The council room stirred.

"Your earth satellites have been viewed with interest by the astronomers of our world, and we foresee the day when contact between our planets will be commonplace. As for ourselves, we have hitherto had little desire to explore beyond our realm, being far too occupied with internal matters. But our isolation cannot last in the face of your progress, so we believe that we must take part in your affairs.

"Here, then, is our challenge. Continue your struggle of ideas, compete with each other for the minds of men, fight your bloodless battles, if you know no other means to attain progress. But do all this without unleashing the terrible forces of power now at your command. Once unleashed, these forces may or may not destroy all that you have gained. But we, the scientists of Venus, promise you this—that on the very day your conflict deteriorates into heedless violence, we will not stand by and let the ugly contagion spread. On that day, we of Venus will act swiftly, mercilessly, and relentlessly—to destroy your world completely."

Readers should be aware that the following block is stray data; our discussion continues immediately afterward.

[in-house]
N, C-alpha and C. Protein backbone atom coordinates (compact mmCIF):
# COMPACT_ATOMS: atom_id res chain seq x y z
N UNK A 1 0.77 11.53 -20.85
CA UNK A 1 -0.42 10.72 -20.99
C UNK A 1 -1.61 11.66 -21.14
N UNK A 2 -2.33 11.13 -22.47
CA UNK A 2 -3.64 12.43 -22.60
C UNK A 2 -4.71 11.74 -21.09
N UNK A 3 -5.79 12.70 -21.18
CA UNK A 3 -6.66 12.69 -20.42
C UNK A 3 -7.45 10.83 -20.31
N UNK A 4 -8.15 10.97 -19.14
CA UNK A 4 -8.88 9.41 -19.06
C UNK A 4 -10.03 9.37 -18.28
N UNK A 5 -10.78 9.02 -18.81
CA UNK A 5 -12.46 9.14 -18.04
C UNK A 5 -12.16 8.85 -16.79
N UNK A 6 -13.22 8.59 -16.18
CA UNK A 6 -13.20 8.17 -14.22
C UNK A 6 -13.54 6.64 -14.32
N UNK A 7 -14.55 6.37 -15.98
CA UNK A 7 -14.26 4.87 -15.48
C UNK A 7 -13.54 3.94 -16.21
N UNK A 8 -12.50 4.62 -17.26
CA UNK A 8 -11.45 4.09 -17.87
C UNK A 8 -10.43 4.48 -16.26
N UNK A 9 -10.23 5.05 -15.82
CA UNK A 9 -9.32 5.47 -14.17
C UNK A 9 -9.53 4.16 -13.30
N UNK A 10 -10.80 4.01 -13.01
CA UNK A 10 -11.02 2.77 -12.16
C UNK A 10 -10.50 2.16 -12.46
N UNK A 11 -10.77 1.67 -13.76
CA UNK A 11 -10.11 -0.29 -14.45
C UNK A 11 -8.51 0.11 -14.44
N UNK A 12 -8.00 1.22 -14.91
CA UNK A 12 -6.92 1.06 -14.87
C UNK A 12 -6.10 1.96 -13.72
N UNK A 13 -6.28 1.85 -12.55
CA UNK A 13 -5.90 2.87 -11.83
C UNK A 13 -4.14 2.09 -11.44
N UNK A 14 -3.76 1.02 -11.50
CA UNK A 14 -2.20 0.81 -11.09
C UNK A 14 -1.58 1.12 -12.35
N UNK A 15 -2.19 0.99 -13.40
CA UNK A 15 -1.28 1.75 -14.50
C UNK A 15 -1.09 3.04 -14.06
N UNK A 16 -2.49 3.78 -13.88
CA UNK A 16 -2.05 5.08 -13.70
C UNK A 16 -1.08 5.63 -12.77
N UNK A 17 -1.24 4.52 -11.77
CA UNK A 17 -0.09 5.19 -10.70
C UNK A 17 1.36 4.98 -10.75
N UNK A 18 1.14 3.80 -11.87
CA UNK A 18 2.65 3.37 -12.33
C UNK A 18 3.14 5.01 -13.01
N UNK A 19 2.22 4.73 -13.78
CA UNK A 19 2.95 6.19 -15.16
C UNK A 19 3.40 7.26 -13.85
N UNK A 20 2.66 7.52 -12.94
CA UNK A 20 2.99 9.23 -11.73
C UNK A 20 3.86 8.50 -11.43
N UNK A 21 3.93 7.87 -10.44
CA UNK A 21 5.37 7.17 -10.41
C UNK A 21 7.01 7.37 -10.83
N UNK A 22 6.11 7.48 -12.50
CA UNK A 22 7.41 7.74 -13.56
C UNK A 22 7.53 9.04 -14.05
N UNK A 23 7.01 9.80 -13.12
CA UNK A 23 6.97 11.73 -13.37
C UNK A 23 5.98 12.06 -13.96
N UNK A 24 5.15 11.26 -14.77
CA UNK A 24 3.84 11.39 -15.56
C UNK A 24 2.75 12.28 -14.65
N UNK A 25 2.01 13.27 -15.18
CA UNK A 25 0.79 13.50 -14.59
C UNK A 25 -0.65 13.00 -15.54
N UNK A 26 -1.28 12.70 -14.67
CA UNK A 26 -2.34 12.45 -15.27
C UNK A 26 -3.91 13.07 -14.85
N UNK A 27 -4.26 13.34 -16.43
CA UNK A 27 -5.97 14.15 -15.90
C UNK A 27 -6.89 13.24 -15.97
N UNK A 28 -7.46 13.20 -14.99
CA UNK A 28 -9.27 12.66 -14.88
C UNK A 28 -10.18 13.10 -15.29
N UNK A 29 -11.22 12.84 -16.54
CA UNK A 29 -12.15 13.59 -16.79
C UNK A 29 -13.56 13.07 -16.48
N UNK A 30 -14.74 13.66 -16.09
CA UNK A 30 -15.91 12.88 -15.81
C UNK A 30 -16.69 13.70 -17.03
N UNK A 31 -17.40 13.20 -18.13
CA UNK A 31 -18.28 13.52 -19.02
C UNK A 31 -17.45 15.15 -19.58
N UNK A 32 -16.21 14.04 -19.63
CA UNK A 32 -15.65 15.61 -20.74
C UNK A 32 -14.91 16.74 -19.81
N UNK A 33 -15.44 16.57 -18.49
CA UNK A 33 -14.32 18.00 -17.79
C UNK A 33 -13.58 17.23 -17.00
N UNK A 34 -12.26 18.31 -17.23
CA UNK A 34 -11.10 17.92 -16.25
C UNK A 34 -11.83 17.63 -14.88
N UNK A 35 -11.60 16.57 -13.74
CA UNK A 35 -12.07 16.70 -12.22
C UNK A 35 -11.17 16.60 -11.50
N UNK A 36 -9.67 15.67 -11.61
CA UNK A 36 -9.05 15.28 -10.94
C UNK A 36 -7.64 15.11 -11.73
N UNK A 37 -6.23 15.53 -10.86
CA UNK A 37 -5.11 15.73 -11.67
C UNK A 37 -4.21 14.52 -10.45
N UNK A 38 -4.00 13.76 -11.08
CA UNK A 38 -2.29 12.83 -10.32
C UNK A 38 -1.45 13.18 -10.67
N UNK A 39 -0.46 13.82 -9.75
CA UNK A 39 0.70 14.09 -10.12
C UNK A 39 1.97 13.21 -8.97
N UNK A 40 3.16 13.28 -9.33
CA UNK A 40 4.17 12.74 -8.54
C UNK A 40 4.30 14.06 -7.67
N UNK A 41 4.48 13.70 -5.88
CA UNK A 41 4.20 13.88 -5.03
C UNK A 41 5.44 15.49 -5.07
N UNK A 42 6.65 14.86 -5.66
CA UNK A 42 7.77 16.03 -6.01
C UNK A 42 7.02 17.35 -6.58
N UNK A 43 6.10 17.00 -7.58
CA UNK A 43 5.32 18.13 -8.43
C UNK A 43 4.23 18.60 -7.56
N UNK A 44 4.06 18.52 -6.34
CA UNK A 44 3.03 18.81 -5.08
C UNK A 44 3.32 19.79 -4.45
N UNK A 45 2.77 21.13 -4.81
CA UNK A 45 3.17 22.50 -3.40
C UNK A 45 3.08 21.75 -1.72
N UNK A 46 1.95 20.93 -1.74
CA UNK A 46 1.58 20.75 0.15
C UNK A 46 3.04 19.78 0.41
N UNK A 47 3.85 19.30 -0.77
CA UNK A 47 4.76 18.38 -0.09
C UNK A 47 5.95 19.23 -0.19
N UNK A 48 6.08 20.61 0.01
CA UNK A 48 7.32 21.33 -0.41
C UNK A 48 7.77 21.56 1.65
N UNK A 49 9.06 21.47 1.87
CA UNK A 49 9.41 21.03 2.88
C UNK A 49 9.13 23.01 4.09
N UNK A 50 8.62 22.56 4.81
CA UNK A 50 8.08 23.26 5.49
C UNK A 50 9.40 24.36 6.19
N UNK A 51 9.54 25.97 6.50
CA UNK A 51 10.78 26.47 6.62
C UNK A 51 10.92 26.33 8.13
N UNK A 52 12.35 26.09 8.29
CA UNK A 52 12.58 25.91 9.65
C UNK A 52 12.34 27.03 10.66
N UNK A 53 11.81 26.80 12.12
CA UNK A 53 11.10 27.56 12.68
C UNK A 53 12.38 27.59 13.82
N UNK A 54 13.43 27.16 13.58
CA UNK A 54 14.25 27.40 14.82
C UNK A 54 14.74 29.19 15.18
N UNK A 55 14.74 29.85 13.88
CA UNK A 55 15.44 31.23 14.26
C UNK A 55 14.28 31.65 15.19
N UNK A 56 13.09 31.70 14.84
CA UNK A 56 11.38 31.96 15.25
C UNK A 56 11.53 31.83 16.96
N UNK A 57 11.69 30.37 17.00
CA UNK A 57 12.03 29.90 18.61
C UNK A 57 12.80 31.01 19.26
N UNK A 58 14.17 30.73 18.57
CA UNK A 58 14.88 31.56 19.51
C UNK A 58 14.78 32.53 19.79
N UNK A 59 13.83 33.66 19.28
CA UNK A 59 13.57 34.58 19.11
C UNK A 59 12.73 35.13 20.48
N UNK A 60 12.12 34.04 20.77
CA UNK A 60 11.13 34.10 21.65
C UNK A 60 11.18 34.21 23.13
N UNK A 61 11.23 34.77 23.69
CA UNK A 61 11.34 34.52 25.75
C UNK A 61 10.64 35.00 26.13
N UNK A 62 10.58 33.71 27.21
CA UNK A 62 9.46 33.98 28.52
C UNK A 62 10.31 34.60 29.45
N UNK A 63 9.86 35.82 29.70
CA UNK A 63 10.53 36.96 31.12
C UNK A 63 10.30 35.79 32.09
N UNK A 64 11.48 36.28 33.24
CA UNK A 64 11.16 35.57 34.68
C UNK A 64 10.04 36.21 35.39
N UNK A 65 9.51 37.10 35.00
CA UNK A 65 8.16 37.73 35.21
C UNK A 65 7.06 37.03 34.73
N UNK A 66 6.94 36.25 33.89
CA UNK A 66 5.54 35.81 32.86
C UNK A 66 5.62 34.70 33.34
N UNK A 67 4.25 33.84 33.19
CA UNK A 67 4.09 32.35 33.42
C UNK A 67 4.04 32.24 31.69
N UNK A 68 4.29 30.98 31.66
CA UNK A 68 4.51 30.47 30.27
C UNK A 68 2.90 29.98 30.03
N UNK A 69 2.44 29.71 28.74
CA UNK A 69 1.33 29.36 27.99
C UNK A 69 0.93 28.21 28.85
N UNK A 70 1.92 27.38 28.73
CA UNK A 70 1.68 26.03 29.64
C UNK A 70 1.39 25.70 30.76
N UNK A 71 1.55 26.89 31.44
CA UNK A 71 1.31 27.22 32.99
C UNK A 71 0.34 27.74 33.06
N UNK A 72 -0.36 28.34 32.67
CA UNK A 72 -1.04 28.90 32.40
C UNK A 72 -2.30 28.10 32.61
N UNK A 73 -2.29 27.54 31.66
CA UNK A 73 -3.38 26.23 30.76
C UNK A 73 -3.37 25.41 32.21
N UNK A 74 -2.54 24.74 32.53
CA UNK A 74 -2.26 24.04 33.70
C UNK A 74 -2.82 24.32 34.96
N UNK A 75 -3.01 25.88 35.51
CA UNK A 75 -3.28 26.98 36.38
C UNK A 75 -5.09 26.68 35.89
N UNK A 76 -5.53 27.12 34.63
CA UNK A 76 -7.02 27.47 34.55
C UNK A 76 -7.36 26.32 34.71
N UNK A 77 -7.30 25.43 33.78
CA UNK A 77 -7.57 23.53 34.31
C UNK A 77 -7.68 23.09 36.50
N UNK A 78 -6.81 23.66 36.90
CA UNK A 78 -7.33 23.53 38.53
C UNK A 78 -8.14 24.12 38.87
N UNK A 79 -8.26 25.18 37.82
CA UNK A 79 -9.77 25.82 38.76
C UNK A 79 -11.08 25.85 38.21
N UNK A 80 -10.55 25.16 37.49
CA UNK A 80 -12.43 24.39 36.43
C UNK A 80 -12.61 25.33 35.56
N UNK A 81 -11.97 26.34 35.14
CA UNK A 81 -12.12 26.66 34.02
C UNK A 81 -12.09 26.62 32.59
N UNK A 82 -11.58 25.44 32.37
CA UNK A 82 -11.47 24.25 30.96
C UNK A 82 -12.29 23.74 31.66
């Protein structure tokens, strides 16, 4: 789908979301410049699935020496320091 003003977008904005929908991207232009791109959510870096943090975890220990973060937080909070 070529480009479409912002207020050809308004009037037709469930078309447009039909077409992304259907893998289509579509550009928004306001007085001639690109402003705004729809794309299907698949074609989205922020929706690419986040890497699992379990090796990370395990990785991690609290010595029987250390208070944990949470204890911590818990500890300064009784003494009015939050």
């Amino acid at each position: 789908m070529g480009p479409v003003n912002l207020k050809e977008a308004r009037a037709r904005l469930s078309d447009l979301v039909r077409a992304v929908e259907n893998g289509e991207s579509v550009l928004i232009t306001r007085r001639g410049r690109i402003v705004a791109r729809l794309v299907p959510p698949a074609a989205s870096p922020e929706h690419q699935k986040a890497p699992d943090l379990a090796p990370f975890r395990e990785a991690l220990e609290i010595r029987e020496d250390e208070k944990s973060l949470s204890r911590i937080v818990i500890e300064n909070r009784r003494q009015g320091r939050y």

Again, the meeting room exploded in a babble of languages.

"The vessel which brought me here came as a messenger of peace. But envision it, men of Earth, as a messenger of war. Unstoppable, inexorable, it may return, bearing a different Delegate from Venus—a Delegate of Death, who speaks not in words, but in the explosion of atoms. Think of thousands of such Delegates, fired from a vantage point far beyond the reach of your retaliation. This is the promise and the challenge that will hang in your night sky from this moment forward. Look at the planet Venus, men of Earth, and see a Goddess of Vengeance, poised to wreak its wrath upon those who betray the peace."

The Delegate sat down.

Four days later, a mysterious explosion rocked the quiet sands of Los Alamos, and the Venus spacecraft was no more. Two hours after that, the robot delegate, its message delivered, its mission fulfilled, requested to be locked inside a bombproof chamber. When the door was opened, the Delegate was an exploded ruin.